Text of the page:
A bipartisan group of senators said Thursday they would pass legislation to impose new sanctions on Iran, and a key Republican introduced legislation that would limit President Obama's future negotiating ability with Tehran.  

The 14 Republican and Democratic lawmakers said they would work together on crafting a set of new sanctions in the coming weeks. The president has personally appealed to senators to hold off on seeking new sanctions while negotiations on Iran's nuclear program are under way in Geneva.  

“A nuclear weapons capable Iran presents a grave threat to the national security of the United States and its allies and we are committed to preventing Iran from acquiring this capability. We will work together to reconcile Democratic and Republican proposals over the coming weeks and to pass bipartisan Iran sanctions legislation as soon as possible,” the group said in a statement.   

The senators signing the statement included Sens. John McCain, R-Ariz.; Robert Menendez, D-N.J.; Mark Kirk, R-Ill.; Charles Schumer, D-N.Y.; Lindsey Graham, R-S.C.; Ben Cardin, D-Md.; Marco Rubio, R-Fla.; Robert Casey, D-Pa.; John Cornyn, R-Texas; Chris Coons, D-Del.; Susan Collins, R-Maine; Richard Blumenthal, R-Conn.; Kelly Ayotte, R-N.H.; and Bob Corker, R-Tenn.   

Corker, the GOP's top member of the Senate Foreign Relations Committee proposed a bill Thursday mapping out what a final agreement should look like and seeking to restrict Obama's capacity to offer sanctions relief.  

“It’s important for the Senate to proceed with this debate and keep the pressure on Iran during negotiations over their illicit nuclear program,” Corker said in a statement. “Many of us have concerns that an interim agreement in Geneva will diminish U.S. leverage without Iran meeting its existing international obligations.

The legislation gives Obama 240 days to conclude the deal and says he can only suspend restrictions on Iran if he certifies that such action advances U.S. national security interests and that Iran is fully complying with existing agreements. It says any final agreement must compel Iran to end all uranium enrichment activity, a condition the Islamic republic has steadfastly rejected and one which U.S. negotiators have long conceded.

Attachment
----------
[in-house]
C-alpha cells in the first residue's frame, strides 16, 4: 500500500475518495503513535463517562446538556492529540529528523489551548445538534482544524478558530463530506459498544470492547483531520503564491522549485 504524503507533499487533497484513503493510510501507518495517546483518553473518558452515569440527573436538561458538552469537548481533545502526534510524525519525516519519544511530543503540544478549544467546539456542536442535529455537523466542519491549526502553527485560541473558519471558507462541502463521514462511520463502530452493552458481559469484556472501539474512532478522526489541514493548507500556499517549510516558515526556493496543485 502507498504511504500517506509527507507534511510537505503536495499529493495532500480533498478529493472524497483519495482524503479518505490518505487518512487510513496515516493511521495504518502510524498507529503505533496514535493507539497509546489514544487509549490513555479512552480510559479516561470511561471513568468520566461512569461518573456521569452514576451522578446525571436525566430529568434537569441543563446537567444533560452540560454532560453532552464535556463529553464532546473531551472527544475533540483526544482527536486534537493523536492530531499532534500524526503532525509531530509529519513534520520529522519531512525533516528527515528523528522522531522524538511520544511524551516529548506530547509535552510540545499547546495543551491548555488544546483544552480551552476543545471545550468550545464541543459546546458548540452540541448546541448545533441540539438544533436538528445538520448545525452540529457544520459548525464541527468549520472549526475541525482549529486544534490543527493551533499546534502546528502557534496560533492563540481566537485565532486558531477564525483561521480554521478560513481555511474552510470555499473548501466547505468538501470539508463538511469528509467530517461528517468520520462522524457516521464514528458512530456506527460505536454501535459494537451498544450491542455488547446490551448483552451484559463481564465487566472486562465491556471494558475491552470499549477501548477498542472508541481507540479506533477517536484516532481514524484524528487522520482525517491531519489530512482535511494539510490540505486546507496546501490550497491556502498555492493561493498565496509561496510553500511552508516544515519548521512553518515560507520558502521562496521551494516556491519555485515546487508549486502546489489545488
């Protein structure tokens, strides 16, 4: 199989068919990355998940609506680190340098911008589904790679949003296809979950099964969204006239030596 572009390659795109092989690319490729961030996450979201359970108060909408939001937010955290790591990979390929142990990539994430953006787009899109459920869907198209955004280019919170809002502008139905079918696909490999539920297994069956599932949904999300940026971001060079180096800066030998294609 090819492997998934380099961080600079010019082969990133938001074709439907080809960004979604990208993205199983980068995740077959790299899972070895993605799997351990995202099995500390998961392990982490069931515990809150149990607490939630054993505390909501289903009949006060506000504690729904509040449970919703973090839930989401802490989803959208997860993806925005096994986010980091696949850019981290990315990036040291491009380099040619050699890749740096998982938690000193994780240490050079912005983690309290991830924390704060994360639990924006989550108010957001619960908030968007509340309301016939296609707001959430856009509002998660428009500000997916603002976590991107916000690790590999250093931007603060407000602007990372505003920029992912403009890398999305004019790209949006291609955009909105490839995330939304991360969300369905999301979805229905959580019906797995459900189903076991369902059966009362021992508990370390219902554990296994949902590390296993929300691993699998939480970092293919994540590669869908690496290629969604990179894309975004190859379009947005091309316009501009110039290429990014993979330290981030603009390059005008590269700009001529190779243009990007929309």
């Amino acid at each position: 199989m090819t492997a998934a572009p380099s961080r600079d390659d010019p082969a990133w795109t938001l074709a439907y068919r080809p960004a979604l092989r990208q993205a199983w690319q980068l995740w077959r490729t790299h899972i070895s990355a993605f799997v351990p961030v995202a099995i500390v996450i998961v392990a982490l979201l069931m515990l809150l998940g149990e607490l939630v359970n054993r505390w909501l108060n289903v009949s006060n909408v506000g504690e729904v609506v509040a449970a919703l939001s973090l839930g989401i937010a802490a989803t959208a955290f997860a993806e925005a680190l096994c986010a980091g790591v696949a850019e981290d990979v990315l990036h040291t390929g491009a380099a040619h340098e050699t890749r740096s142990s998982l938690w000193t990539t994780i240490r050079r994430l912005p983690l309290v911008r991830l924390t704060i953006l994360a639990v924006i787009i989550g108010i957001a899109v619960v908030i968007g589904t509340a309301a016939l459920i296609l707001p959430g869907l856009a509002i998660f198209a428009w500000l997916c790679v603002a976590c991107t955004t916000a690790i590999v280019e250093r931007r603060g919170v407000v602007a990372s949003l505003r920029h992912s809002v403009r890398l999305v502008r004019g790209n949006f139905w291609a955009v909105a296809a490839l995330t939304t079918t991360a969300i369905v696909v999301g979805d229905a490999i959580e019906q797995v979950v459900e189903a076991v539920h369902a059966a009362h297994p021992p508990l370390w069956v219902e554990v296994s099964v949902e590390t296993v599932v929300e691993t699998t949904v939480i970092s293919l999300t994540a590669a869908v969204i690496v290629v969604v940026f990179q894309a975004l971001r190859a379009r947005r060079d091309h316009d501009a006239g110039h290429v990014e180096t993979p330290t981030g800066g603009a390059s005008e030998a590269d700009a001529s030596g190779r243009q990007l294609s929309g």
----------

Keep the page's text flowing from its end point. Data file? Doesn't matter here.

State Department spokeswoman Jen Psaki said no one would agree to a final pact that "does not address the big issues" of Iran's enriched uranium stockpiles and plutonium production and the need for greater inspections. But any indication right now that the United States isn't committed to diplomacy would be "unhelpful," she warned.

The GOP-led House passed additional sanctions against Iran in July and has been waiting for the Senate to act. But Obama up to now has convinced Senate Majority Leader Harry Reid and many other senators to hold off on new sanctions while world powers try to conclude an interim agreement with Iran.

Reid said Thursday that he backed the negotiations to curb Iran's nuclear program, but warned the Iranians could prevent any successful deal from emerging without the threat of new oil and financial penalties. He said the Senate must move forward with new sanctions after returning from a two-week recess next month.

"I will support a bill that would broaden the scope of our current petroleum sanctions, place limitations on trade with strategic sectors of the Iranian economy that support its nuclear ambitions, as well as pursue those who divert goods to Iran," Reid told fellow senators. "While I support the administration's diplomatic effort, I believe we need to leave our legislative options open to act on a new, bipartisan sanctions bill in December, shortly after we return."

The State Department's Psaki said she hoped Reid would give world powers "the space they need" for future negotiations as well. The administration says any new sanctions right now could scuttle the diplomatic effort. 

An accord may be reached in Geneva in the coming days. It would provide Iran with $6 billion to $10 billion in sanctions relief if it agrees to suspend elements of its nuclear program, according to congressional aides. Tehran insists its program is for peaceful energy production and medical research purposes, while the U.S. and many other countries suspect it may be trying to develop atomic weapons.

The Associated Press contributed to this report.